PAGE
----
As she starts walking she gets to thinking, Will I ever see an anomaly? It almost doesn't matter that she's had nightmares about that reality, it's the principle of it. She wants to be worth something in the grand scheme of things – they're involved in ground breaking scientific study and providing a vital public service, but she sits at a desk all day and cleans up records, making sense of the cost of it. They're the valuable ones and she... she's the disposable income on the budget, when funds get tight she'll be the first to go, despite loyal service.
Half a mile along and she spots the boys wrestling a large animal equivalent of a body-bag into the back of their SUV – except there's a small amount of movement coming from it indicating whatever's inside ain't dead. Abby stands to one side, rolling her eyes before checking her watch.
“Hi...Trish, is it?”
“Yeah.” No one's called her that since uni, somehow it had never fitted well in the professional image she'd been so concerned with cultivating but she doesn't bother correcting the girl because it seems trivial compared to what she'd just done – risking her career by impersonating a government official. It wasn't like they would let her off with that just because she was one in another capacity.
“We'll be driving back to the ARC soon enough, can give you a lift. Might be longer than they were hoping,” Abby says, pointing to the three men struggling to rearrange limbs of the creature without opening the restraining bag and risking getting injured, “They didn't want to wait until the sedative was fully working, as if it's easy to get a dozy Nothosaurus in your boot, baby or not.” There was a kick from the bag and a slosh as a small amount of water spilled out of an airhole at the top.
“I really wouldn't know, to be honest. I haven't seen any dinosaurs before, let alone drugged any.” Tricia laughs, mainly because of her nerves, suddenly coming down from the adrenaline high of the the decoy exercise and Abby turns to look at her, a strange indecipherable look on her face for a moment. Then the tension breaks and a convivial smile returns to Abby's face.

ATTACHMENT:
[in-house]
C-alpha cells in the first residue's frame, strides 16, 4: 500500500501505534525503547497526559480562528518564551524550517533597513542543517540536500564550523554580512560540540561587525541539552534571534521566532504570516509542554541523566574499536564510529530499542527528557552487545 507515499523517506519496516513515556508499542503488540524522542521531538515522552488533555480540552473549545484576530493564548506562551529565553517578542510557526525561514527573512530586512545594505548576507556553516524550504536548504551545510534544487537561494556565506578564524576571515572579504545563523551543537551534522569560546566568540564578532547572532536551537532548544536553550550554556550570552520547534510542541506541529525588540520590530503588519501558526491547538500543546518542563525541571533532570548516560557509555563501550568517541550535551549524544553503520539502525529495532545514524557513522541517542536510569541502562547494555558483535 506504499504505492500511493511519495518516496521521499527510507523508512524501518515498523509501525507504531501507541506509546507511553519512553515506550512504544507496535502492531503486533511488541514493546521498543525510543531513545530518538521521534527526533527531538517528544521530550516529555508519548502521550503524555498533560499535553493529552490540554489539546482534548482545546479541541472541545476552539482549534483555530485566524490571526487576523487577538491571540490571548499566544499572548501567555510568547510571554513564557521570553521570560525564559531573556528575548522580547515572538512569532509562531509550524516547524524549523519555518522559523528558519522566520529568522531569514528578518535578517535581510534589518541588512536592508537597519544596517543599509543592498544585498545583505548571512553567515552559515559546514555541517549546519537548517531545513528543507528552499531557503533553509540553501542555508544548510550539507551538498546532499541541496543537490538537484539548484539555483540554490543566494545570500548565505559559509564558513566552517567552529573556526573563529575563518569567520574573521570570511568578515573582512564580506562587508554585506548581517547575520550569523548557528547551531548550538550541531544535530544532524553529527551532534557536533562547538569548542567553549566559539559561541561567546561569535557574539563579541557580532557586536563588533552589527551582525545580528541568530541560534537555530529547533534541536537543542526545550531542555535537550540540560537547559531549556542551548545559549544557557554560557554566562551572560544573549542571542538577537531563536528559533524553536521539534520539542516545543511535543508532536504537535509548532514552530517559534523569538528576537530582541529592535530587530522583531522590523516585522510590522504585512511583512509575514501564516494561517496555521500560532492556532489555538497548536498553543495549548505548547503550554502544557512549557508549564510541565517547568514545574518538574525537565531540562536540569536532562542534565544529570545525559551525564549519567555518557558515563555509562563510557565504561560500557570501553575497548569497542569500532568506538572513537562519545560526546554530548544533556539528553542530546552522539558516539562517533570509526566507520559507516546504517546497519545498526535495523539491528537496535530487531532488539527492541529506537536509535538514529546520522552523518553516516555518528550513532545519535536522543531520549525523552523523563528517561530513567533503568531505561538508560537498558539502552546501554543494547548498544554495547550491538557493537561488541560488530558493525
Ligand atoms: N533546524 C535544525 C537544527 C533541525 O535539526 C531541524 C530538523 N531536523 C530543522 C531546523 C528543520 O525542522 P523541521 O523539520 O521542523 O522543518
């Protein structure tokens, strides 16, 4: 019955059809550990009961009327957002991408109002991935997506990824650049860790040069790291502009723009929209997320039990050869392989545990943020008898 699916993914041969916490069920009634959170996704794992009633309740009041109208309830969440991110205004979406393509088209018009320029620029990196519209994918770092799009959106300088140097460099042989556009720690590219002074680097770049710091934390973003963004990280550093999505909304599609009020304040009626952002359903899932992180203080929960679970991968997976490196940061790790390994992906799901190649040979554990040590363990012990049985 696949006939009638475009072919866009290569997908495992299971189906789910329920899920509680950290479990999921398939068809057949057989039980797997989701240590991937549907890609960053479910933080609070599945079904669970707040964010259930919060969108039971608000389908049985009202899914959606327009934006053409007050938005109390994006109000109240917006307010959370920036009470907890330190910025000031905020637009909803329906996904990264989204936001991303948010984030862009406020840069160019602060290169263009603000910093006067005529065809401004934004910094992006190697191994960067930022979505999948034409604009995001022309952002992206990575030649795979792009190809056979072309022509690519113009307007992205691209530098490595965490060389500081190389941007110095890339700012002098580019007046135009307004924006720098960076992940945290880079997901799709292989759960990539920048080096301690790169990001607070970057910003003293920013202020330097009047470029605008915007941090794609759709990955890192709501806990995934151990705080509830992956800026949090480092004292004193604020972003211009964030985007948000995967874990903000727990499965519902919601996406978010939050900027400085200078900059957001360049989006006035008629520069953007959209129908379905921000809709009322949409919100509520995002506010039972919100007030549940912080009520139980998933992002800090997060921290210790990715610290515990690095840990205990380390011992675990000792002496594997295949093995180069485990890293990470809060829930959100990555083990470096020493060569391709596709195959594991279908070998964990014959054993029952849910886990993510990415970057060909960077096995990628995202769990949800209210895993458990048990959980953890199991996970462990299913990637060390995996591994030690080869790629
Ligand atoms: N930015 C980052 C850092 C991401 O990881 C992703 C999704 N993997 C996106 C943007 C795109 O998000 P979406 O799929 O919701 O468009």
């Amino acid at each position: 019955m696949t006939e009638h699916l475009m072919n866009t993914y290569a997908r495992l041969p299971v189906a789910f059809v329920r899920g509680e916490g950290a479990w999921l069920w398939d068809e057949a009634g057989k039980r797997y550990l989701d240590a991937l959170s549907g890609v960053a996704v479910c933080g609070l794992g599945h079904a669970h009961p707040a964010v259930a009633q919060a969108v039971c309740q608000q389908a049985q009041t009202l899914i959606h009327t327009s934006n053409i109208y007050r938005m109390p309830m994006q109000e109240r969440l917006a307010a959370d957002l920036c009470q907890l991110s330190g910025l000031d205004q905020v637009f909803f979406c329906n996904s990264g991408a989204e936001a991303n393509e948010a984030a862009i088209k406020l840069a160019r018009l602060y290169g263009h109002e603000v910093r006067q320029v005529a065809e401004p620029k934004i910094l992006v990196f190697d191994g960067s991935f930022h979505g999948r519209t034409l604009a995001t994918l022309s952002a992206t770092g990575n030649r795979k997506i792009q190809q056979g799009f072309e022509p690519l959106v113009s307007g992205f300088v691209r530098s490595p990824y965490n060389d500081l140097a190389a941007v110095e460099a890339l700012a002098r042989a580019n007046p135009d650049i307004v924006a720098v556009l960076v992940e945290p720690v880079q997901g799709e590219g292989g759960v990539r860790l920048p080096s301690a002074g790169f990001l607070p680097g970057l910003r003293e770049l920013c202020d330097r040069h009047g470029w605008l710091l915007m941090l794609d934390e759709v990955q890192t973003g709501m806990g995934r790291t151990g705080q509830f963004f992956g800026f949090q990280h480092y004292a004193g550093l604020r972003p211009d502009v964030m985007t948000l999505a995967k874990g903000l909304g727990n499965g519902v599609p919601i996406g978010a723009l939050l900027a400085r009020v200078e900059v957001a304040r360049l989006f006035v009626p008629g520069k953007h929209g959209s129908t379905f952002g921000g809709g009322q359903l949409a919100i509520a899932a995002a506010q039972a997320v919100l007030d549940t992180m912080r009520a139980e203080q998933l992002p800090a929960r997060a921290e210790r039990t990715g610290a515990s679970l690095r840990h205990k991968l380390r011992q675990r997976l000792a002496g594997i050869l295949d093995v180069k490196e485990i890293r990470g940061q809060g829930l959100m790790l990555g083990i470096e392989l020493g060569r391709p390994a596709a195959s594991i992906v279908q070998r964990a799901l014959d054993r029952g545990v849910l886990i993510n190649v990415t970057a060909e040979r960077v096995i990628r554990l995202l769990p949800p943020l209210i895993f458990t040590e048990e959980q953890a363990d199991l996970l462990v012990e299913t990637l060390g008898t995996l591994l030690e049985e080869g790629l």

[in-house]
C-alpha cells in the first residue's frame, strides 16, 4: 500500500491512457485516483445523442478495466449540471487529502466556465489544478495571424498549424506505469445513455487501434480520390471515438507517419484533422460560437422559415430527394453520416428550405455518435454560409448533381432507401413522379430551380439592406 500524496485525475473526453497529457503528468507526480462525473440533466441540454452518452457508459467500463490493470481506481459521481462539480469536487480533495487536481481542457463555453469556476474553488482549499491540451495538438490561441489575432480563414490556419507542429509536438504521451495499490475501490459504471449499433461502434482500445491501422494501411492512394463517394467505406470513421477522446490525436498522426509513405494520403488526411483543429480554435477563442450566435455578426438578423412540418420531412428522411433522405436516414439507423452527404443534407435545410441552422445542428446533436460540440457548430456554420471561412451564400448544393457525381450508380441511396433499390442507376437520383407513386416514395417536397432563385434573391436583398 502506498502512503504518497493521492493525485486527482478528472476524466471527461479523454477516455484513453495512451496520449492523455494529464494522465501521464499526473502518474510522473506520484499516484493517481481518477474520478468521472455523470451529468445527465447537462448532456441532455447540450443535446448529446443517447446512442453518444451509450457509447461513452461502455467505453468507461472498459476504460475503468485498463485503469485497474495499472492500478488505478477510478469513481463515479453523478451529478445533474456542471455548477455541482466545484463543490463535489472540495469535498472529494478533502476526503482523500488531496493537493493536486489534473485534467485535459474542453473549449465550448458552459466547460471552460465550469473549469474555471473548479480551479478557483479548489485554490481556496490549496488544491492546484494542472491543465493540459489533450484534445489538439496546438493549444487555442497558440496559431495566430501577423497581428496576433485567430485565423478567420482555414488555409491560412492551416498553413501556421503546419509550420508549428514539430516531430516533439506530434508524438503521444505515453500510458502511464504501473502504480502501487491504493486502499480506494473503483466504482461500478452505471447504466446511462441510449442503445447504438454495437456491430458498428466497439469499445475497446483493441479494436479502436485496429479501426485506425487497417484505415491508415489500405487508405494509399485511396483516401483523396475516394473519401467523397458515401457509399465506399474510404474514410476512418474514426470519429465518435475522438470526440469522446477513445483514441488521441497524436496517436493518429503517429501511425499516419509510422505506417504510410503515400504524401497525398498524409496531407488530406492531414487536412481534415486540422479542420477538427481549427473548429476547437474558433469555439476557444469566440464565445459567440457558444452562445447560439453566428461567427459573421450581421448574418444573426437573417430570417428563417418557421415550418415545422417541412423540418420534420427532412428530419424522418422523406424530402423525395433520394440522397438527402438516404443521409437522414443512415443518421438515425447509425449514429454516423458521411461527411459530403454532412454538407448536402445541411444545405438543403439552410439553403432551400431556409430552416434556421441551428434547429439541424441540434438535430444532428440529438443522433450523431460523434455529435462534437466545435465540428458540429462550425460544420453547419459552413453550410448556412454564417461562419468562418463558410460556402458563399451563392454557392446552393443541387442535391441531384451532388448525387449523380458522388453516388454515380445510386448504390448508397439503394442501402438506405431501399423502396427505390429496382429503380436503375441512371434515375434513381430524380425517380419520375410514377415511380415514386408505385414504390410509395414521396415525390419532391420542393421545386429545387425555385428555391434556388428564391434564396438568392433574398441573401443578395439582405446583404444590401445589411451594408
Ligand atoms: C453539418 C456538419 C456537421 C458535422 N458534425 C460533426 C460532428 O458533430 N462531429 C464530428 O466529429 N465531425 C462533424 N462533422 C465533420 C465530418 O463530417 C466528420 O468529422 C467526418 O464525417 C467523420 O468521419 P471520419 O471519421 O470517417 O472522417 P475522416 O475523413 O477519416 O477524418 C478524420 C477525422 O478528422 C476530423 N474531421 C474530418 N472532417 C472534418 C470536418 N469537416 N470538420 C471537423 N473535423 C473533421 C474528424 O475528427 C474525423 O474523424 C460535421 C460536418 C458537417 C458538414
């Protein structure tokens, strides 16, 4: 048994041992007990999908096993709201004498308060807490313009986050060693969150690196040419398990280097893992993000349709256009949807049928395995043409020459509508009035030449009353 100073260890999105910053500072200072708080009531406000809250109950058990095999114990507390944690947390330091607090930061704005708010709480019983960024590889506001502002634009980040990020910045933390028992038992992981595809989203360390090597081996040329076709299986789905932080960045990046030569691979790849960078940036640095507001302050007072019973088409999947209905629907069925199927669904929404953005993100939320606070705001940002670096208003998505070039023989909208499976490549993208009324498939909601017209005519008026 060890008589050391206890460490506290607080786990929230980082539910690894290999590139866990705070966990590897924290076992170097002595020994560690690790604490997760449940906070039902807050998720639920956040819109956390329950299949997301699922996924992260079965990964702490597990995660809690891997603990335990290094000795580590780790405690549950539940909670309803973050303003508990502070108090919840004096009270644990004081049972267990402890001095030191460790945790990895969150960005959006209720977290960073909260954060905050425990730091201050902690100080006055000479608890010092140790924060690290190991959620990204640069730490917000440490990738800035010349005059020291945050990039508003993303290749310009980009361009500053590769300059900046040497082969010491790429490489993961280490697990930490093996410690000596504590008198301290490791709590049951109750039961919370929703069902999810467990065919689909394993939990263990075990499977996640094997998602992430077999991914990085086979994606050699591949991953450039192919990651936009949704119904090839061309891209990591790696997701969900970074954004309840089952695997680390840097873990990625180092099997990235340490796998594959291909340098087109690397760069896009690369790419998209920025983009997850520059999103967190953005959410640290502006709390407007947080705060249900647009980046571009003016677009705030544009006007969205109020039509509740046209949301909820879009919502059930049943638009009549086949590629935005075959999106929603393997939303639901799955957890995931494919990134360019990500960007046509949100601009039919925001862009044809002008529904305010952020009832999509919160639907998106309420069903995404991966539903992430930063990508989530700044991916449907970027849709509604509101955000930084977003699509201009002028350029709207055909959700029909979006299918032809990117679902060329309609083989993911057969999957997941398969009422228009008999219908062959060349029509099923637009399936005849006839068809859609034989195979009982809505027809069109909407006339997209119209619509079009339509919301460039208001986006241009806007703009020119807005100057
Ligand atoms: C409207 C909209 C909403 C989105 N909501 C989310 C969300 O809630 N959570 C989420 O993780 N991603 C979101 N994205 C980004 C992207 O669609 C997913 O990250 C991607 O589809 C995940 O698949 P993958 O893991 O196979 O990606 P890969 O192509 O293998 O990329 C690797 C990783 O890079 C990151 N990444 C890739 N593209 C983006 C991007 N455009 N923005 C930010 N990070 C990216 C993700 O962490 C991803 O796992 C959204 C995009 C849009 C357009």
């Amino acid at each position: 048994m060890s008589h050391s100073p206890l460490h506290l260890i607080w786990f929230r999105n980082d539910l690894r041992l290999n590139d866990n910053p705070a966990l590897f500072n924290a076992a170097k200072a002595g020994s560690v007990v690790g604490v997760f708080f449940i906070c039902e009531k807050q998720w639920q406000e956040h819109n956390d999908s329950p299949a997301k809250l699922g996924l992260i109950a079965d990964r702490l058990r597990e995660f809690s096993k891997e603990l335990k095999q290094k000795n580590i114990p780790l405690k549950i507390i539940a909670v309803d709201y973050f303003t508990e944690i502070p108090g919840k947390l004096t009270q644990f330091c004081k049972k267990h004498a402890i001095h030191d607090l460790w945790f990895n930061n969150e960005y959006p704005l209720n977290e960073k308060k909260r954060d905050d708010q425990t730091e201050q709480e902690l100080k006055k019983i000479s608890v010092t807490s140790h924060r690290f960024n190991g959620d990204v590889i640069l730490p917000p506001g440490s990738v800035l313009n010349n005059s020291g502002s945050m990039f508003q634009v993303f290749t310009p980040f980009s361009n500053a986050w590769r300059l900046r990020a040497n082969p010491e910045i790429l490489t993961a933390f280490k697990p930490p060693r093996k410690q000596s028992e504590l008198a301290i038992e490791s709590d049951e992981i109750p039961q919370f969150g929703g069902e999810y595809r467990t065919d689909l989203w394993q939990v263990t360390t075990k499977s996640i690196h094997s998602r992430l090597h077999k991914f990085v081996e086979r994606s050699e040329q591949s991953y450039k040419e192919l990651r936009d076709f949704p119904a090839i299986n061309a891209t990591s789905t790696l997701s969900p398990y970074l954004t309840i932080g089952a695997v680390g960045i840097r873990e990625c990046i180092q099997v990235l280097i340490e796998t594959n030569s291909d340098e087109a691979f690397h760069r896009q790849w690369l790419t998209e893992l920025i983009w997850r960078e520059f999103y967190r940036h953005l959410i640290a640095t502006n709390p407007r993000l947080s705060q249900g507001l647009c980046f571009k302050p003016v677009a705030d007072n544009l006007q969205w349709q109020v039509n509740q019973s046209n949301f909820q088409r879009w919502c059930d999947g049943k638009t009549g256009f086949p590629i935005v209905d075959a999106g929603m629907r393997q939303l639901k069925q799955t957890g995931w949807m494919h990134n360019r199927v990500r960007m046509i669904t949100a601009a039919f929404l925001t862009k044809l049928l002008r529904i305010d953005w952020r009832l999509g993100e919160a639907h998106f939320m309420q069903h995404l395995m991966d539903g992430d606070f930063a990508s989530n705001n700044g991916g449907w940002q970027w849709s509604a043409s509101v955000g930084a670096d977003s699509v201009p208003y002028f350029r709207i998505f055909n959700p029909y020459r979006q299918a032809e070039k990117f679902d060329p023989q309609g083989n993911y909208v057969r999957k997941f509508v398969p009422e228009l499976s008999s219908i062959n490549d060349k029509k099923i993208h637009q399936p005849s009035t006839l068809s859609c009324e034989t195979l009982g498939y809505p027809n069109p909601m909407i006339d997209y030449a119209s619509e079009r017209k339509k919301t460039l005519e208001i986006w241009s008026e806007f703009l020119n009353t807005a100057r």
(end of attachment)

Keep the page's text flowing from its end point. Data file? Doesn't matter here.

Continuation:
“Yeah, of course. I forgot this is your first time 'in the field'.”
A cynical eyebrow raise accompanies the last part, like Abby finds the phrase amusing, just as if it's something Connor insists on to make it sound more glamorous, but Tricia knows full well the scientists like the term too, probably for the exact same reason Connor would.
The small talk dies off shortly after that, just a few comments exchanged about why men never seem to follow instructions and how they'd chased the thing about a mile up this road before catching it. Fifteen minutes later the creature is asleep and adequately loaded into the back. They finally clamber into the vehicle, setting off back to their headquarters. Tricia keeps quiet, not feeling certain enough about half the topics flung between the team members to join in any conversation. She picks up on an argument about what era they are dealing with, some theorising on the latest pattern to the anomalies and the accuracy of Connor's detector, because they still don't know where the blasted anomaly is this time. Connor's spouting off maths and computer jargon that the others barely acknowledge, let alone understand.
Was this what life was really like for them? Mostly it surprises her how easily they deal with doing this – how average it is for them, like any other job. Abby's keen to get back and clock off for the night, leave the ARC scientists to do their thing along with Cutter, who is possibly the facility's worst (or should it be best?) workaholic, next to Connor, who evidently has all-night coding on his mind. That and a plan to wheedle Chinese takeaway out of the government as a supposedly justified expense, despite the available cafeteria vending machines, prompting Stephen to take a renewed interest in working late.
Where was the awe inspiring element to field work that she had heard about? No, here she was doing her bit and all she'd experienced was deception and risk, and bloody hard work, more than she is used to. Let them do the dirty work, face the danger. Tricia doesn't love her job, doesn't like where she is in life, but someone has to support the heroes and she hopes this settles the restless feeling she's had. Sure, her world is colourless, mindless compared to their action and quick reaction, but perhaps her life is better for it. Theirs is just another job, albeit unlike any other, and she'll stick to hers gladly, warm and safe at her desk in the ARC offices.
They don't know her and she doesn't mean anything to anyone really, apart from her family and a few friends, but she'll always remember them, what they do. They do it so she doesn't have to, so she never has to stare something from her nightmares in the face, faceless and cold as it appears to her, spilling over, invading her space instead of theirs. Perhaps it will help stem the recurring dream she has, knowing they're out here, leading a colourful life juxtaposing her grey day to day existence. They truly live, like her imagination tells her she should be doing, but only because they risk dying every other minute.